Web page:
Huh? Gluten intolerance?

I didn’t suffer from gastrointestinal troubles. (Well, except for those three visits to the ER over a ten-year span. And rare splashes of IBS.) But Dr. H could have knocked me over with a feather. She explained the host of symptoms spurred by gluten intolerance and celiac disease. My sister was diagnosed a year prior, so I knew the consequences: no wheat, barley, rye, triticale, blah, blah, blah for the rest of my life. I grieved my sentence with a glass of milk packed with Chips Ahoy.

Well, since there’s no time like the present, I decided to cease my whining (or taper off) and head to Drug Emporium for a stash of gluten-free goodies. Further examination of my grocer’s shelves showed me that seemingly innocuous foods like cream of mushroom soup were right out. So was cereal. And brownies. Pies. Croutons. Imitation crab. Most soy sauces. Pizza. Even communion wafers. Is ANYthing sacred?

Well yes, but as GF newbie, I didn’t know that yet.

So I slashed from my diet all that was good n’ yummy. At least it felt that way at first. I used these fair-to-middlin’ substitutions to get me through the transition, and I started to research.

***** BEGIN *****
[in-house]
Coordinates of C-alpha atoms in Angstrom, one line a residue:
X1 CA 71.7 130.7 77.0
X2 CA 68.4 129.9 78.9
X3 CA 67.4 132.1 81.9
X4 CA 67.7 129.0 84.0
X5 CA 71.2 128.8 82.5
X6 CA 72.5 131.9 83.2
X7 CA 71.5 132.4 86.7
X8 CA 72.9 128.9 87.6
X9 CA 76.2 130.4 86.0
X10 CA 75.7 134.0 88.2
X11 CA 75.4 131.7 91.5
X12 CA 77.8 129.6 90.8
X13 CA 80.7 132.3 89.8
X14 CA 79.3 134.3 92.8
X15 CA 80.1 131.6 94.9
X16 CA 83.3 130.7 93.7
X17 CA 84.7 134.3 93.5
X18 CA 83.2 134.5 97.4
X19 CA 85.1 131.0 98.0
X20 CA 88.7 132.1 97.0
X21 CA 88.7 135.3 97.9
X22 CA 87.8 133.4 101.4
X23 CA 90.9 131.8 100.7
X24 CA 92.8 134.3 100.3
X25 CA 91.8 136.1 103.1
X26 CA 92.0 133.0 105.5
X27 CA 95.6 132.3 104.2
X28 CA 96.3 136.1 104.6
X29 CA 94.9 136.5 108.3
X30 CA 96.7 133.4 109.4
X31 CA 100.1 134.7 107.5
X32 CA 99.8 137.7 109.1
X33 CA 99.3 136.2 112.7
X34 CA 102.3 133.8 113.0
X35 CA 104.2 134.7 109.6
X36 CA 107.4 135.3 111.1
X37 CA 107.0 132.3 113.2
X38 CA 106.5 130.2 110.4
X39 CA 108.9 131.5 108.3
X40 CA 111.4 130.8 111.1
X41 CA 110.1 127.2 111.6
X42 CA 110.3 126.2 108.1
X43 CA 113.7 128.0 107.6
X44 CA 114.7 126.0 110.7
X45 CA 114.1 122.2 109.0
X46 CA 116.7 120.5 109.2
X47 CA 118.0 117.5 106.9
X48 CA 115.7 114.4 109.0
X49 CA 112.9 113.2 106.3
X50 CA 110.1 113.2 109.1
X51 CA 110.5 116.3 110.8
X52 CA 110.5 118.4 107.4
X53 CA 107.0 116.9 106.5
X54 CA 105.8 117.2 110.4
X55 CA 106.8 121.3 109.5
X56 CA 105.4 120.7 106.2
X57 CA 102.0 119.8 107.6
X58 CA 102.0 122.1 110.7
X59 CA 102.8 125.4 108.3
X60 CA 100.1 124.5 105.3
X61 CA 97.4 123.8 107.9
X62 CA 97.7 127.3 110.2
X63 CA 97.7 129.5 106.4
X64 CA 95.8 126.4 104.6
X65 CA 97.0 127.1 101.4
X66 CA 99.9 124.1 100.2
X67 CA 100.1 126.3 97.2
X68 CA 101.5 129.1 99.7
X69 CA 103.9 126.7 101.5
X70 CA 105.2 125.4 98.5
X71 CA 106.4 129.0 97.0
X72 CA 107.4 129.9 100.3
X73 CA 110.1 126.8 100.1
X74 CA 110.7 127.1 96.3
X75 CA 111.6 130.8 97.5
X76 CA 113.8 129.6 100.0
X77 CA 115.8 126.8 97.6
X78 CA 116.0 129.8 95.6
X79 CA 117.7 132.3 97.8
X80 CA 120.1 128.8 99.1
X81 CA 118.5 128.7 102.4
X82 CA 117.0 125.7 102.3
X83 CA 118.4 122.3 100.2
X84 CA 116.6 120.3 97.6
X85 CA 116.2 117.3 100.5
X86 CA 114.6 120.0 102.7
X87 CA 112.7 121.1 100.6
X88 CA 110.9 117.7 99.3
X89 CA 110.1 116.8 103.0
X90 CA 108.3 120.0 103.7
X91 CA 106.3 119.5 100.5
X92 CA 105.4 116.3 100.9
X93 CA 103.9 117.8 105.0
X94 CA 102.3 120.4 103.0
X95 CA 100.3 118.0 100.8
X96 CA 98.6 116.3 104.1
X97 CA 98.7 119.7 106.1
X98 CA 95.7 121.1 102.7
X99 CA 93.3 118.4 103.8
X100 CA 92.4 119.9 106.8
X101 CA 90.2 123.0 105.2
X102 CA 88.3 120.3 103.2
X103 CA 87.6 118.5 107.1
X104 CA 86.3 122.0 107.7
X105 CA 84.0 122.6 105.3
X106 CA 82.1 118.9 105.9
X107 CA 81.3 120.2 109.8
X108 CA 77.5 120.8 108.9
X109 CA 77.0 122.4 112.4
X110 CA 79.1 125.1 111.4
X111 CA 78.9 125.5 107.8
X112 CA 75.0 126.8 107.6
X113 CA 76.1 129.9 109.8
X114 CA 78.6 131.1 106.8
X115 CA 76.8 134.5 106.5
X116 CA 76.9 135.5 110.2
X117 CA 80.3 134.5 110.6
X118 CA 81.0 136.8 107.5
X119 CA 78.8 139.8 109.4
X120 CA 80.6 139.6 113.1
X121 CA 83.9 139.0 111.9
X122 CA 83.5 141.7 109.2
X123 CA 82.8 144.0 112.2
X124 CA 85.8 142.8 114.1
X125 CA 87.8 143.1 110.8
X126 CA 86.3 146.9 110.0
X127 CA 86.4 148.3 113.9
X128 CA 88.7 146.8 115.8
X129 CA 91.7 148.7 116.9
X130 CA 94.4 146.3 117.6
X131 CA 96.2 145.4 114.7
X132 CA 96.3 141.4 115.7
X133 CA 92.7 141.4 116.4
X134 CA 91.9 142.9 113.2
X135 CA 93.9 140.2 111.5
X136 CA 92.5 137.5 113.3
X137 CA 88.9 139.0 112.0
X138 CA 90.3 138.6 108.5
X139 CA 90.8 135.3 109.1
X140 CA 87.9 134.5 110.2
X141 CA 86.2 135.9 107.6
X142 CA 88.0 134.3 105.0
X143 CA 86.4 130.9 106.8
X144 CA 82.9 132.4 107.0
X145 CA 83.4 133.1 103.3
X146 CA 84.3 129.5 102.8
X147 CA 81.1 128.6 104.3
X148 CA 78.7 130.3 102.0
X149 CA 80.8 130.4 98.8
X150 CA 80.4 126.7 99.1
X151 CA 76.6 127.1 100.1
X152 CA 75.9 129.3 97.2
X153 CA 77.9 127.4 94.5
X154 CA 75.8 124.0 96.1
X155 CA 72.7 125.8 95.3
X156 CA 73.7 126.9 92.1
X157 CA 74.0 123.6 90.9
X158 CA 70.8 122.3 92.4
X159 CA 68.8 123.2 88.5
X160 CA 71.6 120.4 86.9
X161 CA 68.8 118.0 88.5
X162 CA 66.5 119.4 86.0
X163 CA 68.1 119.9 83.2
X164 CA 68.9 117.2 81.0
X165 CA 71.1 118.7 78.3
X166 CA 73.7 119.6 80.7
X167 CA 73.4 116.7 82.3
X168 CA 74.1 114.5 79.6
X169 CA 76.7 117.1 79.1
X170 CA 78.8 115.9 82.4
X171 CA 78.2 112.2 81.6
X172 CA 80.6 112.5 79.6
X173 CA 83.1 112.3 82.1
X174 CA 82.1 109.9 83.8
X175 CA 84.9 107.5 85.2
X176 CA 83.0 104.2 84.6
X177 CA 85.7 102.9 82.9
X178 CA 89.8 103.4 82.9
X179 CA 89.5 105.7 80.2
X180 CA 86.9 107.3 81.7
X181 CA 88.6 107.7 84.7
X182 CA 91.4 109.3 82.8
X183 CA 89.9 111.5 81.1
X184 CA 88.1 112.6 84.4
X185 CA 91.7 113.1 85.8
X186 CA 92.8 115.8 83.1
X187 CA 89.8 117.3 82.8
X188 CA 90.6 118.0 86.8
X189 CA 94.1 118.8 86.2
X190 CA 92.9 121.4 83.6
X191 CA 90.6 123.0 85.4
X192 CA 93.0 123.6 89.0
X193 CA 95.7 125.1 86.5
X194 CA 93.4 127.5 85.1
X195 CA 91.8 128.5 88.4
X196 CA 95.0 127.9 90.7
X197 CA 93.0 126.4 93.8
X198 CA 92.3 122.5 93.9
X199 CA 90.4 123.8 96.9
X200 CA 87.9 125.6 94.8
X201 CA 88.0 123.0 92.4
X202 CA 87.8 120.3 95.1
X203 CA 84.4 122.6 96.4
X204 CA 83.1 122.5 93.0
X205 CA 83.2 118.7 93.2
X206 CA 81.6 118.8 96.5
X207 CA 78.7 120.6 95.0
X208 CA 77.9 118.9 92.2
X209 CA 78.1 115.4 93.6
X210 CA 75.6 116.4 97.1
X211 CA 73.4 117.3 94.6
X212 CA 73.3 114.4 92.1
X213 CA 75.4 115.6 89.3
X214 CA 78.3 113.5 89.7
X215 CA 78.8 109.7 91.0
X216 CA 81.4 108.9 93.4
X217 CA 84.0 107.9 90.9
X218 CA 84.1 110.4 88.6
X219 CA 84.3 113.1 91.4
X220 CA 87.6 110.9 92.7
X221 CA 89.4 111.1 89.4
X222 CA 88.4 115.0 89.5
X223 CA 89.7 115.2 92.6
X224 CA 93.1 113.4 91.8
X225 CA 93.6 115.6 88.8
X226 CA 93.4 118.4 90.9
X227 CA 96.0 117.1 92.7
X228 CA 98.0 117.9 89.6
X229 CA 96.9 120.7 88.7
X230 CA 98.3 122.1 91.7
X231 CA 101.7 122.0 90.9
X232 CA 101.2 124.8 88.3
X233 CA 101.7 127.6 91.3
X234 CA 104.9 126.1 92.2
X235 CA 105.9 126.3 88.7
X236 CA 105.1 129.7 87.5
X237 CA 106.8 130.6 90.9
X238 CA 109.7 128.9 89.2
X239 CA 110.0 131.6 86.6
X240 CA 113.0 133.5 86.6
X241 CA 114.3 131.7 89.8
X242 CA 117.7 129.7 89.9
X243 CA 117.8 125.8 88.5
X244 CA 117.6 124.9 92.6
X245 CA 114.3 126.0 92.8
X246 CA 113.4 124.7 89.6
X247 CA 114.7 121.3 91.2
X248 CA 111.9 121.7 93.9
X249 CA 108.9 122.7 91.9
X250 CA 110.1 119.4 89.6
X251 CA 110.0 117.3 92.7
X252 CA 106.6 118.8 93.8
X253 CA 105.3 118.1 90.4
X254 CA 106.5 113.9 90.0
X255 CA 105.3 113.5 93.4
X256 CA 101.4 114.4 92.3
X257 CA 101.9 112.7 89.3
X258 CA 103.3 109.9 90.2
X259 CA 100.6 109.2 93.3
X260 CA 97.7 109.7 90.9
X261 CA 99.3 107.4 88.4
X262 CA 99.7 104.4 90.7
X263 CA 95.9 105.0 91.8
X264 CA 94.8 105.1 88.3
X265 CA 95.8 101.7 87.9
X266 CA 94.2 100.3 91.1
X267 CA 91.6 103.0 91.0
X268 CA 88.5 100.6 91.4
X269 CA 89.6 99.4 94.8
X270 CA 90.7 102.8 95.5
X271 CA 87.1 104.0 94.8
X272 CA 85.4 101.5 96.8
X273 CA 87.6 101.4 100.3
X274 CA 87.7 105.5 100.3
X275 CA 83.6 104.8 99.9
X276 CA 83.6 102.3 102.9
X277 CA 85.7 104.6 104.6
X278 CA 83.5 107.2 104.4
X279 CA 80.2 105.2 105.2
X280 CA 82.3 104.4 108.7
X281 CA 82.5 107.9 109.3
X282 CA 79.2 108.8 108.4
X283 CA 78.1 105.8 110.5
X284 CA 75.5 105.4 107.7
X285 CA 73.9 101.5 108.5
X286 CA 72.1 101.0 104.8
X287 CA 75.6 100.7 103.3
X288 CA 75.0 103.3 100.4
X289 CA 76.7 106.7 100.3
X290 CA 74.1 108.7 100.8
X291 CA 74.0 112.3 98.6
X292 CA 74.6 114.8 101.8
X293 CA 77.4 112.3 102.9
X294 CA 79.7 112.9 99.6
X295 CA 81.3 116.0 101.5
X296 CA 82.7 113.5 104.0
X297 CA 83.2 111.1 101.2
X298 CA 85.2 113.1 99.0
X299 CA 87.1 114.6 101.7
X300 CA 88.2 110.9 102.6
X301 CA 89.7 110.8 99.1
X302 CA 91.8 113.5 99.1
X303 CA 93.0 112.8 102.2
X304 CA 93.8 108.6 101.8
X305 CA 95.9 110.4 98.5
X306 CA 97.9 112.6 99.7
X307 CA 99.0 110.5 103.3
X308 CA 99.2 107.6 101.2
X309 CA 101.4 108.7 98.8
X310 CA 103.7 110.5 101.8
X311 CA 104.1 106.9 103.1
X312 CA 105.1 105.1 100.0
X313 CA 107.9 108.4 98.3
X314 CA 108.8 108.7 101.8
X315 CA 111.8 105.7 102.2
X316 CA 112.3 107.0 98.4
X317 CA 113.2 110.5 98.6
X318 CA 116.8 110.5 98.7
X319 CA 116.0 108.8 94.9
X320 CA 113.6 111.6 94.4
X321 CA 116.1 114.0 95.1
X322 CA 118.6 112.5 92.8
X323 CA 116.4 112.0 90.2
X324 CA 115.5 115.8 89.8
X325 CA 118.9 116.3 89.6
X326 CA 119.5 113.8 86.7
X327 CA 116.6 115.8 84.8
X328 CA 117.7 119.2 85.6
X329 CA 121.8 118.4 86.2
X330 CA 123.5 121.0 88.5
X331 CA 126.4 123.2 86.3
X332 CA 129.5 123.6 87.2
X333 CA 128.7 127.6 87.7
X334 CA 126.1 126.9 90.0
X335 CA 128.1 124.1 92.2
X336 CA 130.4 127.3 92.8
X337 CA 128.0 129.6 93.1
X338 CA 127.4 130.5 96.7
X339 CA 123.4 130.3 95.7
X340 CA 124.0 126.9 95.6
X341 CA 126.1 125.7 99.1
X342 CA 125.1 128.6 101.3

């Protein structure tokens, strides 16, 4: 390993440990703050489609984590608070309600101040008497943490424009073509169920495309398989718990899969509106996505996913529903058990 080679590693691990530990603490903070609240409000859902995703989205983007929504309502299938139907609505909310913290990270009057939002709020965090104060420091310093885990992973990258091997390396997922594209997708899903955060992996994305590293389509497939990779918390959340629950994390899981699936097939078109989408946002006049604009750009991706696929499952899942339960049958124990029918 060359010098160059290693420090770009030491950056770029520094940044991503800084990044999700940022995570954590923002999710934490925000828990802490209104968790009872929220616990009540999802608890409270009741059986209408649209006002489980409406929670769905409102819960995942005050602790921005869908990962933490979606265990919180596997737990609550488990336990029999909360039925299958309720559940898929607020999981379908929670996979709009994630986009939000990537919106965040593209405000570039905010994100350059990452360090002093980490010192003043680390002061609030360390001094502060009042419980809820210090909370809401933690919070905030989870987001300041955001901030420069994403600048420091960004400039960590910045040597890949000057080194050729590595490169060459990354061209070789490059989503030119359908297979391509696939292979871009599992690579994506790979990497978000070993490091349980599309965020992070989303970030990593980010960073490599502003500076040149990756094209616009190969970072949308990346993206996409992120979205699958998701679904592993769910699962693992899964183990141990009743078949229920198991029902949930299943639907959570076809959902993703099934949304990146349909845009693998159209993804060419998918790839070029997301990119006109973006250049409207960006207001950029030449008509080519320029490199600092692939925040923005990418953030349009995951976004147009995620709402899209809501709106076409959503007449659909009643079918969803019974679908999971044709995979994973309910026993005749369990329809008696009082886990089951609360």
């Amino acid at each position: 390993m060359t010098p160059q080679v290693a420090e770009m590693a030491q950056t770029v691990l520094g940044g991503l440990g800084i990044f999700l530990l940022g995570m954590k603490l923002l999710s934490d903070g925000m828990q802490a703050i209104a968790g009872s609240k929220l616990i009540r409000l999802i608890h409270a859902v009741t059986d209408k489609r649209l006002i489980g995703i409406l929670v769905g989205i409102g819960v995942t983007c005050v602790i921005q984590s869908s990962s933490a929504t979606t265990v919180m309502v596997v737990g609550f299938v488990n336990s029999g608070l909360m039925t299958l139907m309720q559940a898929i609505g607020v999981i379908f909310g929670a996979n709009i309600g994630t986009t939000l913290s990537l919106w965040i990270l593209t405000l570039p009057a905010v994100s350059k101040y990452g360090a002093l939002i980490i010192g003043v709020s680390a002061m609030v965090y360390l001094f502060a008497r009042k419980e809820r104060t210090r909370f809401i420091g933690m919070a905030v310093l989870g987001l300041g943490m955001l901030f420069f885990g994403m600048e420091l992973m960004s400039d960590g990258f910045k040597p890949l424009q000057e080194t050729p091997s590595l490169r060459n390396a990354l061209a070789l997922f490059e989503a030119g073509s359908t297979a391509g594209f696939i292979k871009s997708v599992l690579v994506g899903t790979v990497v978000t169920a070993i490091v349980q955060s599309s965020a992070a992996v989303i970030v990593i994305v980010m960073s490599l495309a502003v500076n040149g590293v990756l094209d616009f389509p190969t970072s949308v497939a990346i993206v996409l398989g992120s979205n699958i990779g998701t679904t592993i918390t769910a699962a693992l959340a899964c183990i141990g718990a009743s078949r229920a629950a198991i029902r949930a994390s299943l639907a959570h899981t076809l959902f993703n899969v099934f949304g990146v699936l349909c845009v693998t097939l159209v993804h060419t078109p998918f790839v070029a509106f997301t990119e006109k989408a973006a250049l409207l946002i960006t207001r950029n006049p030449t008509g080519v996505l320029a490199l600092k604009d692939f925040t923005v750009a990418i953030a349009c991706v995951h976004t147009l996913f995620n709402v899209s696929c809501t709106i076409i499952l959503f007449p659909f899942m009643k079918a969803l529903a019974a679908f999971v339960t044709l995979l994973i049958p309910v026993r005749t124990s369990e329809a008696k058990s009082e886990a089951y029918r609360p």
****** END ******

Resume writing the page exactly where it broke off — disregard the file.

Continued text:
Dr. Hendricks’ welcome-to-the-never-touch-gluten lifestyle packet (my term, not hers) included some articles about Dr. Weston Price’s work. Hey, this is the same guy that my friend Julie was telling me about. Maybe she’s not so crazy. The research showed evidence-based health benefits to traditional foods. And, best of all, the good doctor advocated real butter. By taste comparison alone I knew that butter was from God and therefore had to be better than a low-fat, factory-made substitute. Finally I had a way to justify my logic besides religious claims about God’s expertise in the culinary arts. (I’m not the only one to do this. It is Ben Franklin who reminds us that “Beer is proof that God loves us and wants us to be happy.”) And since I can’t have beer, I could at least feel good about eating butter.